Consequently, they lost their positions as birth leaders and became “birth assistants.”

Good maternal health outcomes depend upon implementation of all sexual and reproductive rights, from comprehensive sexual education to access to all forms of birth control and safety from Intimate Partner Violence. We know that Medicaid Expansion protecting the ACA, Domestic Violence prevention and mental health parity laws are critical to ensuring that Maternal Mortality rates improve across our great nation. We have data that shows that

this investment in states through Medicaid Expansion, saves money and lives. Even if women are insured, coverage of sexual and reproductive health services is too often not comprehensive. Receiving the full range of reproductive options ensures safe healthy births for moms and babies.

These are a few of the reasons why the death rate during childbirth for Black mothers is higher.

  1. What other factors affect a pregnant woman of color?

Dr. Joia Crear-Perry: There are many policy solutions available to improve the economic and workplace gender discrimination that negatively impact birth outcomes. Two weeks after delivery, the uterus is shrinking to its normal size, there is frequent bleeding, and the organs are finding
their original placement. Nearly 1 in 4 mothers are returning to work earlier than that to make up for lost wages at jobs that do not guarantee time to pump breastmilk, nor provide a storage cooler to ensure it is safe for ingestion. Breastfeeding is protective for both the mother and the infant’s mental and emotional health.

Many workers do not have access to paid leave to take care of an infant, an elder, a sick family member, or their own needs- like weekly high risk prenatal appointments. Black women with family caregiving responsibilities are estimated to spend 41% of their annual income on expenses related to caregiving, in contrast, white caregivers spend pprox.. 14% of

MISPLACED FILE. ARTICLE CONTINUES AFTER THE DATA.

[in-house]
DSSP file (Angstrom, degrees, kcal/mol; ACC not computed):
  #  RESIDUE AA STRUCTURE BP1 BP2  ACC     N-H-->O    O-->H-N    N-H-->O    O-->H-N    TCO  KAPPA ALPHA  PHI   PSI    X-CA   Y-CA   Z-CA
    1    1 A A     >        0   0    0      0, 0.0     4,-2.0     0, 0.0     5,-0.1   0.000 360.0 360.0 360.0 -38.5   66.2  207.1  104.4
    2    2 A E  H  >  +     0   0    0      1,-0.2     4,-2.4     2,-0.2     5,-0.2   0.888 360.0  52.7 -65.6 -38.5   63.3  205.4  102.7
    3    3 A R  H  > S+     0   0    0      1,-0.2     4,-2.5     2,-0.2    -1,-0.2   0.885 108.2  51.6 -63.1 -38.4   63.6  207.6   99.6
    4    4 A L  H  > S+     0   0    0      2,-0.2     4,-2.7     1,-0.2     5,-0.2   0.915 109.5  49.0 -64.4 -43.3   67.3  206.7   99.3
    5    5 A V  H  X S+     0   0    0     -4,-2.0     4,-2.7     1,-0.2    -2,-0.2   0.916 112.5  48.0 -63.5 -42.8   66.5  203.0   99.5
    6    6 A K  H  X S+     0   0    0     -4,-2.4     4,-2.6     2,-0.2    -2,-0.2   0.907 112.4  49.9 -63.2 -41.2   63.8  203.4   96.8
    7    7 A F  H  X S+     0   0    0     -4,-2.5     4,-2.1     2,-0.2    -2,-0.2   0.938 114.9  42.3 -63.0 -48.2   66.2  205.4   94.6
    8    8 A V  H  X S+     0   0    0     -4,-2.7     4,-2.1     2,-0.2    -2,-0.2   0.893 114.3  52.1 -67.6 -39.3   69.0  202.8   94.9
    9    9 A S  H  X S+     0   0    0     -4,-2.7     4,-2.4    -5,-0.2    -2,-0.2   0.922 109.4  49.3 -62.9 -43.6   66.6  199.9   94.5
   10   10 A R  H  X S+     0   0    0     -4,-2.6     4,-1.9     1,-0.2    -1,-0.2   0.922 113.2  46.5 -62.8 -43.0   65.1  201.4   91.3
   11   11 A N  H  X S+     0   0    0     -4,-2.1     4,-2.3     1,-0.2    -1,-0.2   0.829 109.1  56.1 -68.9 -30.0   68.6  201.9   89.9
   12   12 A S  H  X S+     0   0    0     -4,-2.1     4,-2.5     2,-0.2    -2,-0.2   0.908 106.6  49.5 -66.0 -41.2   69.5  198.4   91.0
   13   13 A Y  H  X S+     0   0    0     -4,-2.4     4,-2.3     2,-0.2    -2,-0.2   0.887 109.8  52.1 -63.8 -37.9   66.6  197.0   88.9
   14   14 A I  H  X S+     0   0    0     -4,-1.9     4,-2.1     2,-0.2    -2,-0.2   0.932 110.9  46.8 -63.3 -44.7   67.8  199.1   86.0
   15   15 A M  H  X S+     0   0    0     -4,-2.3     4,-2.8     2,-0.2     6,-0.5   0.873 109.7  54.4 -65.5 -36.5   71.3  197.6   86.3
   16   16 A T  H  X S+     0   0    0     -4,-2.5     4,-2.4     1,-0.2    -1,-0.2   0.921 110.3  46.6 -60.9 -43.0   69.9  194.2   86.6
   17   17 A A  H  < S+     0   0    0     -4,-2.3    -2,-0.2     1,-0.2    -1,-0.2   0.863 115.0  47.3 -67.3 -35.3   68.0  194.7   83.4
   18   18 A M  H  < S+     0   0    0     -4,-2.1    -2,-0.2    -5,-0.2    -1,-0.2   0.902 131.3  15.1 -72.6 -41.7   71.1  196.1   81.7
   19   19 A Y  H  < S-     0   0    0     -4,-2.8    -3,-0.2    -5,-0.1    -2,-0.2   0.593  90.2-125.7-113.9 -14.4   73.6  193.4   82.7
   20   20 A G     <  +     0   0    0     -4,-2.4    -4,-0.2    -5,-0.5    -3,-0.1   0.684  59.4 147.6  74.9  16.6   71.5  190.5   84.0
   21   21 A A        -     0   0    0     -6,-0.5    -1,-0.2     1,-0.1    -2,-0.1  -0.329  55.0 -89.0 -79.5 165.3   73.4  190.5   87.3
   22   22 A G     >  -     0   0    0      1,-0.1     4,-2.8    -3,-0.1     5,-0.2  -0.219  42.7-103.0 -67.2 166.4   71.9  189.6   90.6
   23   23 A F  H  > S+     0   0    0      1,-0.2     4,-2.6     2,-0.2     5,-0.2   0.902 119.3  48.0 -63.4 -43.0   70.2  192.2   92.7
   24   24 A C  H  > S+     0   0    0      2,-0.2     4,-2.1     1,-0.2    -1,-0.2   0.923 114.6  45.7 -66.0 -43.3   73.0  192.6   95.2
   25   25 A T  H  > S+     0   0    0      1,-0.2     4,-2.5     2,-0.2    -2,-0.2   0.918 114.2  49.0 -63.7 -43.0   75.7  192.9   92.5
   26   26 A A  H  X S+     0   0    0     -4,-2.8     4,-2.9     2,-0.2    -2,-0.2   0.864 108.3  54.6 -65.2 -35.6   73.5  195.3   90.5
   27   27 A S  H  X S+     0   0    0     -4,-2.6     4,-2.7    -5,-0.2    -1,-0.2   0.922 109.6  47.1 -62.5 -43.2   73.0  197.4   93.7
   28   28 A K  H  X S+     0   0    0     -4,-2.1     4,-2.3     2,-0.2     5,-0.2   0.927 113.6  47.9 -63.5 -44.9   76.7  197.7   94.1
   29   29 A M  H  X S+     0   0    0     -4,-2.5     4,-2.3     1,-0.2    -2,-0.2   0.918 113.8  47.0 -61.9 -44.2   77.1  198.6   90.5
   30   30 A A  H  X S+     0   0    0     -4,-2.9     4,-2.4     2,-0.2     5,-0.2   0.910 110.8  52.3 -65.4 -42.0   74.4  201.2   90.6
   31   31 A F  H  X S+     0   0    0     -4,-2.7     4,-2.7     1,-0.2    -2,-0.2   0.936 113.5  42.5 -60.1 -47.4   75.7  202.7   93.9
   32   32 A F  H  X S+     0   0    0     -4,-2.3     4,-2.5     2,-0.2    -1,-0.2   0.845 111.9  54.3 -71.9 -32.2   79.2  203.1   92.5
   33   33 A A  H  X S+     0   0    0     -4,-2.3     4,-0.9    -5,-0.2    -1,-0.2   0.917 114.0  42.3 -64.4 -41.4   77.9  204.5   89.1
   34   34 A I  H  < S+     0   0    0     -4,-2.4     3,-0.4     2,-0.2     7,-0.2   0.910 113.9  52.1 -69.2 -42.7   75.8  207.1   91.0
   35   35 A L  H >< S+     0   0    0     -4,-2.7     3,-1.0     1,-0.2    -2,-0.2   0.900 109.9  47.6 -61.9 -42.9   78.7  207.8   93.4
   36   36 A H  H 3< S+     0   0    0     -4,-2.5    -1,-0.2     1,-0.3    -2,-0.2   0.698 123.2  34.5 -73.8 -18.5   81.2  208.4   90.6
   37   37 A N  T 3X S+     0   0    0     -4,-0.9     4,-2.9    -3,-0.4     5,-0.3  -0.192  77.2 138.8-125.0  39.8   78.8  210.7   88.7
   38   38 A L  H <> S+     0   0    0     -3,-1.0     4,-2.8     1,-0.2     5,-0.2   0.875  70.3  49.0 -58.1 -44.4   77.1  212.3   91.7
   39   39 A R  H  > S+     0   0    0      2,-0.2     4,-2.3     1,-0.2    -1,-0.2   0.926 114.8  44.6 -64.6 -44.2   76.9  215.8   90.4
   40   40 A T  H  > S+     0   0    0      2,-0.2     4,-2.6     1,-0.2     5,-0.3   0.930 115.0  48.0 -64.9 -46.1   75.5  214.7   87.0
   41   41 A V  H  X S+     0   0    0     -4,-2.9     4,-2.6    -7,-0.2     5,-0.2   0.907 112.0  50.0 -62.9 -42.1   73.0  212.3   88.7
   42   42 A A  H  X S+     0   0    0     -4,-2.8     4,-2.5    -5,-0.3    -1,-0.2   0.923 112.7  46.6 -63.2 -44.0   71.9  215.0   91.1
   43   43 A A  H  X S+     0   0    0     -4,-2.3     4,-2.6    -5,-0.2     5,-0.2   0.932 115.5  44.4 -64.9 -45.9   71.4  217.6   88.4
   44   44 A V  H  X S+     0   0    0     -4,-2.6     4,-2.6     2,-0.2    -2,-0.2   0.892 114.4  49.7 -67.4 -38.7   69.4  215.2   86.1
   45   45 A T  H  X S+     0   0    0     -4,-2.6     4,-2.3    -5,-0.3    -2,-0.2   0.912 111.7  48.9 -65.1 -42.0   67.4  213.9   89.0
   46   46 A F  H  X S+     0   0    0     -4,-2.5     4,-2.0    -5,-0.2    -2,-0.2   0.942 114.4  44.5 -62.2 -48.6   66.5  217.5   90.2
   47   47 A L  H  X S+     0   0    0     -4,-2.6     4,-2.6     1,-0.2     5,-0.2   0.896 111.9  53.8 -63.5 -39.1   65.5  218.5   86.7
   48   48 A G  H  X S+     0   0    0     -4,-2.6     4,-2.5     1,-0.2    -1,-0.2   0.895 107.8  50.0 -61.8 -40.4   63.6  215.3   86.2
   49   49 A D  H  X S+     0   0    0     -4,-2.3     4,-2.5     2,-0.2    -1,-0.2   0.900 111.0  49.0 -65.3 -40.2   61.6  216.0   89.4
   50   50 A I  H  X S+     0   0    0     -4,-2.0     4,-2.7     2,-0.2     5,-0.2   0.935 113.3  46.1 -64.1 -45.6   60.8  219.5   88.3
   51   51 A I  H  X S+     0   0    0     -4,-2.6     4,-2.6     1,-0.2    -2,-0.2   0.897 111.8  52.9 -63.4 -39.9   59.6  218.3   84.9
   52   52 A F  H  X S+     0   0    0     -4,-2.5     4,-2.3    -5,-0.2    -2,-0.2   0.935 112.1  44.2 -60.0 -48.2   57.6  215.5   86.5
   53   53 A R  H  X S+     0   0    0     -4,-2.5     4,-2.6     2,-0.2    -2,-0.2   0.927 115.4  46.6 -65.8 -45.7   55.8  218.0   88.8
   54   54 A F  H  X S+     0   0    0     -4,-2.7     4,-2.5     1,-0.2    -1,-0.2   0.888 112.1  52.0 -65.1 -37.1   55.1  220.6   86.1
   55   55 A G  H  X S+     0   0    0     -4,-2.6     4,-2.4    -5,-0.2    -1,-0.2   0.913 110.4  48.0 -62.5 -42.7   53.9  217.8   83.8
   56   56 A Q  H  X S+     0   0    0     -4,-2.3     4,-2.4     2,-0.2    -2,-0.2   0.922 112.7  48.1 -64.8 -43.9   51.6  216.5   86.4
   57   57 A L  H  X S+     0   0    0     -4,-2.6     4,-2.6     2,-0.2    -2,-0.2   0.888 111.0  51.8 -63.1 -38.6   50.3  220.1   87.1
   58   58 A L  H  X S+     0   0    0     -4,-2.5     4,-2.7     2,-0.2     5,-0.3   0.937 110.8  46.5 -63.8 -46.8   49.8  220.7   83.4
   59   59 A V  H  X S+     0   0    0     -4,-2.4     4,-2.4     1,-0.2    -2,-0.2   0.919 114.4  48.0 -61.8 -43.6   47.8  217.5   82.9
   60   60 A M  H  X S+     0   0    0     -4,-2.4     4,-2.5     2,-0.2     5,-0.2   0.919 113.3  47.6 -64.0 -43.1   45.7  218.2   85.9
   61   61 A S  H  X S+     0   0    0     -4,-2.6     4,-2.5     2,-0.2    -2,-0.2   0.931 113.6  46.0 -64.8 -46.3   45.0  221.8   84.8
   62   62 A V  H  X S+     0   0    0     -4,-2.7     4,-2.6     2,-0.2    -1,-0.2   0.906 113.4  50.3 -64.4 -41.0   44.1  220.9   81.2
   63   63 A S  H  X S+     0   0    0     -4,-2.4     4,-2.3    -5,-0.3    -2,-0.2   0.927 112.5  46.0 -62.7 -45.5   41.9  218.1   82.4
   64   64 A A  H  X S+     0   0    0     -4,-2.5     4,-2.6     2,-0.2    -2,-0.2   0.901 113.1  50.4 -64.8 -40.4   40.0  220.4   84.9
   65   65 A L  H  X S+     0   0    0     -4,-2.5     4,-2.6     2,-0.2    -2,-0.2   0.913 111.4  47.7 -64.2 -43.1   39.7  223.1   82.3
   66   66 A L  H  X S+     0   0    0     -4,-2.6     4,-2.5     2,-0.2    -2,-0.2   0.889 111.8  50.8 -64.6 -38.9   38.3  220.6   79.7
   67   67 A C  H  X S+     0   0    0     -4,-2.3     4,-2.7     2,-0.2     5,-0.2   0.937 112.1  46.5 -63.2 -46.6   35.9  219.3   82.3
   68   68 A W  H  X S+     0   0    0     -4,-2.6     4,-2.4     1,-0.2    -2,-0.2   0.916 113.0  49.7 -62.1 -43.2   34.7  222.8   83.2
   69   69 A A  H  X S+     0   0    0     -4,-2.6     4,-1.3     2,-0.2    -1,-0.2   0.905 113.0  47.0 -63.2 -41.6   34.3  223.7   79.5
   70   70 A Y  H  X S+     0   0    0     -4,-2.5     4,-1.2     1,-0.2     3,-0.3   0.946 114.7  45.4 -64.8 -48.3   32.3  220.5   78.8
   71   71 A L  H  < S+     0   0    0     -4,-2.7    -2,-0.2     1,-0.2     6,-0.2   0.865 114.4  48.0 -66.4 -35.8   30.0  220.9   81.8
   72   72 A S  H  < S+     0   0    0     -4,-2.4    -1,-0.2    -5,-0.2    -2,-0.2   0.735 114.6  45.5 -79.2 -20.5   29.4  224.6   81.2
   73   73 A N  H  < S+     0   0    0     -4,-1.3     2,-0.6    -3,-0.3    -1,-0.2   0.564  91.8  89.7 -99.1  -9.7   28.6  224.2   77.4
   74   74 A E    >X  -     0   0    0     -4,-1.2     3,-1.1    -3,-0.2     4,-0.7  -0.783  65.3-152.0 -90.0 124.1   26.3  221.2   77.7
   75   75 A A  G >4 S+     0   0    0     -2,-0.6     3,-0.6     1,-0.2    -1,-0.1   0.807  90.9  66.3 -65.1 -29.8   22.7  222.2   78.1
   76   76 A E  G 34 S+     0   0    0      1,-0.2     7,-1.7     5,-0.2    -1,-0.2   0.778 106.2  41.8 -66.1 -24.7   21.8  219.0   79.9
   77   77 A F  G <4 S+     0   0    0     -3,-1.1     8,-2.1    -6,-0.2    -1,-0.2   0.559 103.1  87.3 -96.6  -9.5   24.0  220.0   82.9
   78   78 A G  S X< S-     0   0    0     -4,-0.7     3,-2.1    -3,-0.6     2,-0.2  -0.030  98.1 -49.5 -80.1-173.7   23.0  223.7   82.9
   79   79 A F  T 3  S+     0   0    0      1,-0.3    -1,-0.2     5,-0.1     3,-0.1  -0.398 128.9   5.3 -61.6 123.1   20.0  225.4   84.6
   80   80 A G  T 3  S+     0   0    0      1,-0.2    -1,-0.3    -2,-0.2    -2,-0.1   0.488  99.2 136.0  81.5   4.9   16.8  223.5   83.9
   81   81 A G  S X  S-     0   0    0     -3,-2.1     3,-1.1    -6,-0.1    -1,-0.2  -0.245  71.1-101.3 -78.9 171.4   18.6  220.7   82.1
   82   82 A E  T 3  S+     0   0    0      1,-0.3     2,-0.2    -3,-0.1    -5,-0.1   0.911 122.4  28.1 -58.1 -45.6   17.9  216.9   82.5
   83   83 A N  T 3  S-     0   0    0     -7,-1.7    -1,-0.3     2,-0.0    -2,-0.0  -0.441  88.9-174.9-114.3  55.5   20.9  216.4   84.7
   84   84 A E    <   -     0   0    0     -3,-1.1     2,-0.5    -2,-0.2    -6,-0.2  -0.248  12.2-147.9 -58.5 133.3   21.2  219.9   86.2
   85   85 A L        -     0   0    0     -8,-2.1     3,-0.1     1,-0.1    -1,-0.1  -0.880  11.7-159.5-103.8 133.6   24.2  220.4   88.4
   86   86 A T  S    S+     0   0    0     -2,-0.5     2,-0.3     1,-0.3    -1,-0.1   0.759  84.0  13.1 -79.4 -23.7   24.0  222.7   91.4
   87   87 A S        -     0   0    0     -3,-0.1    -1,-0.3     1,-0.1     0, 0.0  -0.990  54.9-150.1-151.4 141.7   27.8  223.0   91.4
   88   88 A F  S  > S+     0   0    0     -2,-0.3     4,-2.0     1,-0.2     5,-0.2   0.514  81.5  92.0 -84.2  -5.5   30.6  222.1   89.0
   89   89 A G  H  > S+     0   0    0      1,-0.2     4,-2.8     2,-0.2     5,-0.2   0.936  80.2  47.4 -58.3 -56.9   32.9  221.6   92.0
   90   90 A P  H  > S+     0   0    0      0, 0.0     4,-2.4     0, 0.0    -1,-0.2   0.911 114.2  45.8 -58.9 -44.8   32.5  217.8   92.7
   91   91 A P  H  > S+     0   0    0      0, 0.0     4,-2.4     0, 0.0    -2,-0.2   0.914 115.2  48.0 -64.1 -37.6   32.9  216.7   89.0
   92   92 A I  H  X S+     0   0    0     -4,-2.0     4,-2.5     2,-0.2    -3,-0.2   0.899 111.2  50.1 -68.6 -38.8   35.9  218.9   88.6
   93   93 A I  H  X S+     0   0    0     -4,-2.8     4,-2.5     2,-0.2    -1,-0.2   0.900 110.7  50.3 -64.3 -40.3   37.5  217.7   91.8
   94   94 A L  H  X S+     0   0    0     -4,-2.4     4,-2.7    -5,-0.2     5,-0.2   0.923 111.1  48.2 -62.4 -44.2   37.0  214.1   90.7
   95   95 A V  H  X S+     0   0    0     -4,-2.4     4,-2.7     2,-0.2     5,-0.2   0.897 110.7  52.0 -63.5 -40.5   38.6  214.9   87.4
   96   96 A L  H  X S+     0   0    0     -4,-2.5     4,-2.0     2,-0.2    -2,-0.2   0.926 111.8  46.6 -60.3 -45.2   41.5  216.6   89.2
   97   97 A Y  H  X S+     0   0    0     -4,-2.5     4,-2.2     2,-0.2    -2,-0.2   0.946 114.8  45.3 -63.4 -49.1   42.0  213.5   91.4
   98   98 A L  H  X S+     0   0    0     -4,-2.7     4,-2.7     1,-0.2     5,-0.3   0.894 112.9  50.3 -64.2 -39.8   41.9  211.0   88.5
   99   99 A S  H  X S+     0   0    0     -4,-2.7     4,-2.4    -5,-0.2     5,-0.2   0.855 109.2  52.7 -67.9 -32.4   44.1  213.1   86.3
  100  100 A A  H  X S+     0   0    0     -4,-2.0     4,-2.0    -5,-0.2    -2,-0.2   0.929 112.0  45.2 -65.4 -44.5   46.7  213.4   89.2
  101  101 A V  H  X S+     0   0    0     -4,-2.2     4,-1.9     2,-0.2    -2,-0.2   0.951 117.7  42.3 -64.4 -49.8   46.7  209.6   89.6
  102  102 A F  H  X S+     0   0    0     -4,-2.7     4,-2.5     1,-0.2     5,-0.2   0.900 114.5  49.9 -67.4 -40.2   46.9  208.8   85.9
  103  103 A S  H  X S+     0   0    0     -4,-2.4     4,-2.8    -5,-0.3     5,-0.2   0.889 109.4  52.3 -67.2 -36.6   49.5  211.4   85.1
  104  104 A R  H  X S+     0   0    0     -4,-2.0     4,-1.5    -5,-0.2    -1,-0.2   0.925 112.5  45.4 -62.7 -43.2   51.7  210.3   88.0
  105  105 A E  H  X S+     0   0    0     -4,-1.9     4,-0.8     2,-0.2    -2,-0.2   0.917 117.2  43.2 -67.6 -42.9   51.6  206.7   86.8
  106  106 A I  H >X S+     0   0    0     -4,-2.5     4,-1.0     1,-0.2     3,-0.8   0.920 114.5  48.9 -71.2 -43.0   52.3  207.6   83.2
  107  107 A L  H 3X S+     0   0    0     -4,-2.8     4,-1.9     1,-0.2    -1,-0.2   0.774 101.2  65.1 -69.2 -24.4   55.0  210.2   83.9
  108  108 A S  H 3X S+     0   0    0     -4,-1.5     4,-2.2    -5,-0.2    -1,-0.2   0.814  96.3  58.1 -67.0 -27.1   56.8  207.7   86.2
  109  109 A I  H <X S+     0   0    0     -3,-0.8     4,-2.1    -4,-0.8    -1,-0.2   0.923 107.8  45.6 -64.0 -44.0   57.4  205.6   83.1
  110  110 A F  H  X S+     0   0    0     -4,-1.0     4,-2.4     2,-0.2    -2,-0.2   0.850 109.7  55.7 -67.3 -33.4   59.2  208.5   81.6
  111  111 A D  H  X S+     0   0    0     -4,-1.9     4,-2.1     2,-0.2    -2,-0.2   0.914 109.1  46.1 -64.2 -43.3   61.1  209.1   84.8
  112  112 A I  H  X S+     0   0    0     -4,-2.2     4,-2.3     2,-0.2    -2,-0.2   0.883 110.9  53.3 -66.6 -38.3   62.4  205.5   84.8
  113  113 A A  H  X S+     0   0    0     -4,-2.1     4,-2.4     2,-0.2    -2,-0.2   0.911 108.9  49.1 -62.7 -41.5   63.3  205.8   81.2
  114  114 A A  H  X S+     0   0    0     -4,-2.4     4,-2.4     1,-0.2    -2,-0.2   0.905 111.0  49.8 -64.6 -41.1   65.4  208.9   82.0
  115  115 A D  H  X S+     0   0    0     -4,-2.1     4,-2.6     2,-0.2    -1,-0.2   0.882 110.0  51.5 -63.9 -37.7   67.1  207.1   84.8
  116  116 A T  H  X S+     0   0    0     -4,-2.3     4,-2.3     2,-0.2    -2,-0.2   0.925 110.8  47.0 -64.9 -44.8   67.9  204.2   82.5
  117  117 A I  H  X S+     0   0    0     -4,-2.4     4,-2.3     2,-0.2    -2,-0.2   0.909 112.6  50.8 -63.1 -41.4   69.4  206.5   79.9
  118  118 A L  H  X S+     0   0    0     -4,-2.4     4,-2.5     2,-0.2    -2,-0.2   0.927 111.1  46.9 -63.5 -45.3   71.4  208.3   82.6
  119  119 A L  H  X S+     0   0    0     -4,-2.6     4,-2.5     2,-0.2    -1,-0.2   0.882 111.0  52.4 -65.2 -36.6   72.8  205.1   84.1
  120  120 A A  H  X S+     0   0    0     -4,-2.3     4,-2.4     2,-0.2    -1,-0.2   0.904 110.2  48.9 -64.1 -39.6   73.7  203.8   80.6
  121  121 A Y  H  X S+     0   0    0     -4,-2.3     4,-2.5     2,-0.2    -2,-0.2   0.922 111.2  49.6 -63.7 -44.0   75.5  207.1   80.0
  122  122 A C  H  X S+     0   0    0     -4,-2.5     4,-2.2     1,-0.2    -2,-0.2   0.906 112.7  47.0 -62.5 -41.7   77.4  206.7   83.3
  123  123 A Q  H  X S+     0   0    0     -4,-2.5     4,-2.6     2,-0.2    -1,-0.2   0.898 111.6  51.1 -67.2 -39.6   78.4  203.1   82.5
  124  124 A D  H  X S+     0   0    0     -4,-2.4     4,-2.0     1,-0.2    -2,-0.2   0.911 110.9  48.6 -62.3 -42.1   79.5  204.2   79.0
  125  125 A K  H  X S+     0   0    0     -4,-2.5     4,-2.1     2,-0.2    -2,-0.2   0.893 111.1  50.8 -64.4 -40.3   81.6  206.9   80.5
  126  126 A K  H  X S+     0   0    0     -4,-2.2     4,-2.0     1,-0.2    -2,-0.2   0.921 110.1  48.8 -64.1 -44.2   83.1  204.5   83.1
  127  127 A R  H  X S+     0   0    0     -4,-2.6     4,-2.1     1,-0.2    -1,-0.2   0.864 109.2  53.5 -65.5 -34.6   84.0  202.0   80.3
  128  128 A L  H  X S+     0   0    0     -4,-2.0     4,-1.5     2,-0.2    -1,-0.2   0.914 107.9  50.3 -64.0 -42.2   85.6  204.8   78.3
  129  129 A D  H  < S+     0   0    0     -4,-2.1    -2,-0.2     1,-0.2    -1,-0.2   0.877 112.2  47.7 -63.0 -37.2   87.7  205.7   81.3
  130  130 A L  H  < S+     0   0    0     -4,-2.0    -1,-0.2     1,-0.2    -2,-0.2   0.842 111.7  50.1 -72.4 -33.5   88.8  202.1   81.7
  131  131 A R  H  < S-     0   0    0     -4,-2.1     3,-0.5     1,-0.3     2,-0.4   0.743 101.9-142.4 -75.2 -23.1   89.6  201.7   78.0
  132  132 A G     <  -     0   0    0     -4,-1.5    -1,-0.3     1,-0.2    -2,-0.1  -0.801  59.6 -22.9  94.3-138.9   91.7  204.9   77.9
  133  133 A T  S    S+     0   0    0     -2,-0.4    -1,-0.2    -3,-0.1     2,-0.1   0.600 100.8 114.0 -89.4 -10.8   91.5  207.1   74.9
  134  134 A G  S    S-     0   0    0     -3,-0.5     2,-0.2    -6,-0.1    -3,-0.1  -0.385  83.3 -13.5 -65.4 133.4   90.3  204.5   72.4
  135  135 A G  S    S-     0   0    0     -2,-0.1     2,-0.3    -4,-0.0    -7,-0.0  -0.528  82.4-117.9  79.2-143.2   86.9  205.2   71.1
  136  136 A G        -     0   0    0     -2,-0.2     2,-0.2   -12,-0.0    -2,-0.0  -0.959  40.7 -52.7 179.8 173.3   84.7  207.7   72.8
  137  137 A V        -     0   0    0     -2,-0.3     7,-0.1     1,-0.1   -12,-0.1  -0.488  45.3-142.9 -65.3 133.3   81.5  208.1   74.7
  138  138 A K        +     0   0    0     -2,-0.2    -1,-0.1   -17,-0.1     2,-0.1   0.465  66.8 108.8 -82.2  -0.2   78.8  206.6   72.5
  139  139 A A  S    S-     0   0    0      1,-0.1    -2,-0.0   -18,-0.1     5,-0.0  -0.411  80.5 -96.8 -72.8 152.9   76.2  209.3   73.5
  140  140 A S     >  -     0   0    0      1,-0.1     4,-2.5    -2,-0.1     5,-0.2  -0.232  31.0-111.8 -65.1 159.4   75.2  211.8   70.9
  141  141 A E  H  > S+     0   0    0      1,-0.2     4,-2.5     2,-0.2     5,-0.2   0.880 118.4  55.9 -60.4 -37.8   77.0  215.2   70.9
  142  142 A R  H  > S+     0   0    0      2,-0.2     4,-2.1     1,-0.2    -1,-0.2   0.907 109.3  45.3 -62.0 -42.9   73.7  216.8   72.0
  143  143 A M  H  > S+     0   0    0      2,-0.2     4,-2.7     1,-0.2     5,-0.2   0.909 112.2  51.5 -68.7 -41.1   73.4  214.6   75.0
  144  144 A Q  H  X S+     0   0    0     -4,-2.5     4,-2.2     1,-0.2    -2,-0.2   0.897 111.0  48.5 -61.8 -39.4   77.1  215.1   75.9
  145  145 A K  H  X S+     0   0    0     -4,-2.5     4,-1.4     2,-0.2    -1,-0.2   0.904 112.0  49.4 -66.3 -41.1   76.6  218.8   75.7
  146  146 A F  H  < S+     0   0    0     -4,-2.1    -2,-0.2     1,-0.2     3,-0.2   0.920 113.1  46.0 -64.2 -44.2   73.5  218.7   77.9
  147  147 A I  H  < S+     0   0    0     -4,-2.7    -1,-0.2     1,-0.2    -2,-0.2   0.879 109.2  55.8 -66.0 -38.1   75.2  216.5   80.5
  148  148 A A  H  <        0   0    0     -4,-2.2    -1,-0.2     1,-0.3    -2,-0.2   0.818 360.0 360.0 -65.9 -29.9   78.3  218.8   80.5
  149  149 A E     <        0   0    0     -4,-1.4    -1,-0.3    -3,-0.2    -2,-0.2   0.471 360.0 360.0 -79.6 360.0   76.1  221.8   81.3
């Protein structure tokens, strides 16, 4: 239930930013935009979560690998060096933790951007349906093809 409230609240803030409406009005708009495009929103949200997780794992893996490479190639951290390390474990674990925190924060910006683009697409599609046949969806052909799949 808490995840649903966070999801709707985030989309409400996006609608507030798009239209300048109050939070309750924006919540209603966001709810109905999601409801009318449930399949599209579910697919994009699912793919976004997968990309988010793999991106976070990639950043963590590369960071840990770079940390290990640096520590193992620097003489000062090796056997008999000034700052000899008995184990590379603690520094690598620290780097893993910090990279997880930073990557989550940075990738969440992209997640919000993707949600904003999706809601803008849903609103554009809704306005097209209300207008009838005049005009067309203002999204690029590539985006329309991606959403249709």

annual income on caregiving expenses.

Caregiving includes childcare costs, which are further exacerbate the income inequality experienced by families of color. We need protections and supports in paid leave and childcare to bolster any advancements made in healthcare or payment systems for maternal health care. Private insurance and payment systems are responsible for maternal health outcomes, as well.

  1. What other risks are higher for black mothers and their babies? Infant mortality, communicable diseases, unsafe infant care practices, lower breastfed rates, lower birth rates?

Dr. Joia Crear-Perry: Yes. All of the above.

  1. How do we get more women of color to talk about and take responsibility for their reproductive rights? Rather than just accept what is given to them?

Dr. Joia Crear-Perry: Celebrities like Beyoncé and Serena Willams have spoken out publicly about how they did take responsibility for their reproductive rights and were simply not believed.

We are creating structures to support Black women so that their voices are heard. We approach health care as a team effort—personal expertise is crucial.

  1. How can we advocate for reproductive self-awareness and voice in the black/person of color community?

Dr. Joia Crear-Perry: Resources in Q: #1



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advocating for black maternal health